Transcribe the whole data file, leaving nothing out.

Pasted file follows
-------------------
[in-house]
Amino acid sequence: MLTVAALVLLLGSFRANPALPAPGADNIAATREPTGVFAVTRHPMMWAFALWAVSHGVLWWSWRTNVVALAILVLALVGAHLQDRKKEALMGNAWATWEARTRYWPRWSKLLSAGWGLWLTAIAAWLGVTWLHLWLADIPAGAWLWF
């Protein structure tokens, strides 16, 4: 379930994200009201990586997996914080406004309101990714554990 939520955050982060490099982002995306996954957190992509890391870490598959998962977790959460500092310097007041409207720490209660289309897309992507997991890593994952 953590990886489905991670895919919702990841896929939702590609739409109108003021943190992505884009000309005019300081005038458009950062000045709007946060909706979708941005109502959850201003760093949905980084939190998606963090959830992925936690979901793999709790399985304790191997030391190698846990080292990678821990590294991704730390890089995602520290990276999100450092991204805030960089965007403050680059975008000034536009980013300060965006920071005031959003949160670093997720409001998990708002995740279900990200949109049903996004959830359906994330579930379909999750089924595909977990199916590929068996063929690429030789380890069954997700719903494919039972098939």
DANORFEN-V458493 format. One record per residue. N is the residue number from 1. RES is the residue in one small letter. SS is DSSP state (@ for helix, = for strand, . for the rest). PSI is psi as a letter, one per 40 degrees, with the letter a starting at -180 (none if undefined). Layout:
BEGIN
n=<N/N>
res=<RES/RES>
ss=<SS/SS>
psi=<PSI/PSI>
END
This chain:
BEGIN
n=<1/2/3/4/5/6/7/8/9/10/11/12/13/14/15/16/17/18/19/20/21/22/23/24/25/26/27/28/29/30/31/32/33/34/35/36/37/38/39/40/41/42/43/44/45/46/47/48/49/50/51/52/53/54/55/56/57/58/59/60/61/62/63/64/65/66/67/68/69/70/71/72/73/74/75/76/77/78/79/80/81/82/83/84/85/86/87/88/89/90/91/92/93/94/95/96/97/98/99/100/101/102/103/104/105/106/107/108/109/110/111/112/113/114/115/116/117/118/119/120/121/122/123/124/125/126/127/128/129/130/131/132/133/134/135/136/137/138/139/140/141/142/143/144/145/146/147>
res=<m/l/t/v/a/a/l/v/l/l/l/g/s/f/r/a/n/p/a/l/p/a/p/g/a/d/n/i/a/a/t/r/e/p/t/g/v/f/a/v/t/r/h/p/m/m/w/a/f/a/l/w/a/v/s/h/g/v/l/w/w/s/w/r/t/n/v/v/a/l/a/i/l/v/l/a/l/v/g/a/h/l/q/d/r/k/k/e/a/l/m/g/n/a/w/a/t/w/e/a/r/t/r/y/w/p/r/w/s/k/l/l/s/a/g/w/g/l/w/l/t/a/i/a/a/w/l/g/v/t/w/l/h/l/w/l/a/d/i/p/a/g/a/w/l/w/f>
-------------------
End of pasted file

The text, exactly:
[in-house]
Amino acid sequence: MLTVAALVLLLGSFRANPALPAPGADNIAATREPTGVFAVTRHPMMWAFALWAVSHGVLWWSWRTNVVALAILVLALVGAHLQDRKKEALMGNAWATWEARTRYWPRWSKLLSAGWGLWLTAIAAWLGVTWLHLWLADIPAGAWLWF
């Protein structure tokens, strides 16, 4: 379930994200009201990586997996914080406004309101990714554990 939520955050982060490099982002995306996954957190992509890391870490598959998962977790959460500092310097007041409207720490209660289309897309992507997991890593994952 953590990886489905991670895919919702990841896929939702590609739409109108003021943190992505884009000309005019300081005038458009950062000045709007946060909706979708941005109502959850201003760093949905980084939190998606963090959830992925936690979901793999709790399985304790191997030391190698846990080292990678821990590294991704730390890089995602520290990276999100450092991204805030960089965007403050680059975008000034536009980013300060965006920071005031959003949160670093997720409001998990708002995740279900990200949109049903996004959830359906994330579930379909999750089924595909977990199916590929068996063929690429030789380890069954997700719903494919039972098939």
DANORFEN-V458493 format. One record per residue. N is the residue number from 1. RES is the residue in one small letter. SS is DSSP state (@ for helix, = for strand, . for the rest). PSI is psi as a letter, one per 40 degrees, with the letter a starting at -180 (none if undefined). Layout:
BEGIN
n=<N/N>
res=<RES/RES>
ss=<SS/SS>
psi=<PSI/PSI>
END
This chain:
BEGIN
n=<1/2/3/4/5/6/7/8/9/10/11/12/13/14/15/16/17/18/19/20/21/22/23/24/25/26/27/28/29/30/31/32/33/34/35/36/37/38/39/40/41/42/43/44/45/46/47/48/49/50/51/52/53/54/55/56/57/58/59/60/61/62/63/64/65/66/67/68/69/70/71/72/73/74/75/76/77/78/79/80/81/82/83/84/85/86/87/88/89/90/91/92/93/94/95/96/97/98/99/100/101/102/103/104/105/106/107/108/109/110/111/112/113/114/115/116/117/118/119/120/121/122/123/124/125/126/127/128/129/130/131/132/133/134/135/136/137/138/139/140/141/142/143/144/145/146/147>
res=<m/l/t/v/a/a/l/v/l/l/l/g/s/f/r/a/n/p/a/l/p/a/p/g/a/d/n/i/a/a/t/r/e/p/t/g/v/f/a/v/t/r/h/p/m/m/w/a/f/a/l/w/a/v/s/h/g/v/l/w/w/s/w/r/t/n/v/v/a/l/a/i/l/v/l/a/l/v/g/a/h/l/q/d/r/k/k/e/a/l/m/g/n/a/w/a/t/w/e/a/r/t/r/y/w/p/r/w/s/k/l/l/s/a/g/w/g/l/w/l/t/a/i/a/a/w/l/g/v/t/w/l/h/l/w/l/a/d/i/p/a/g/a/w/l/w/f>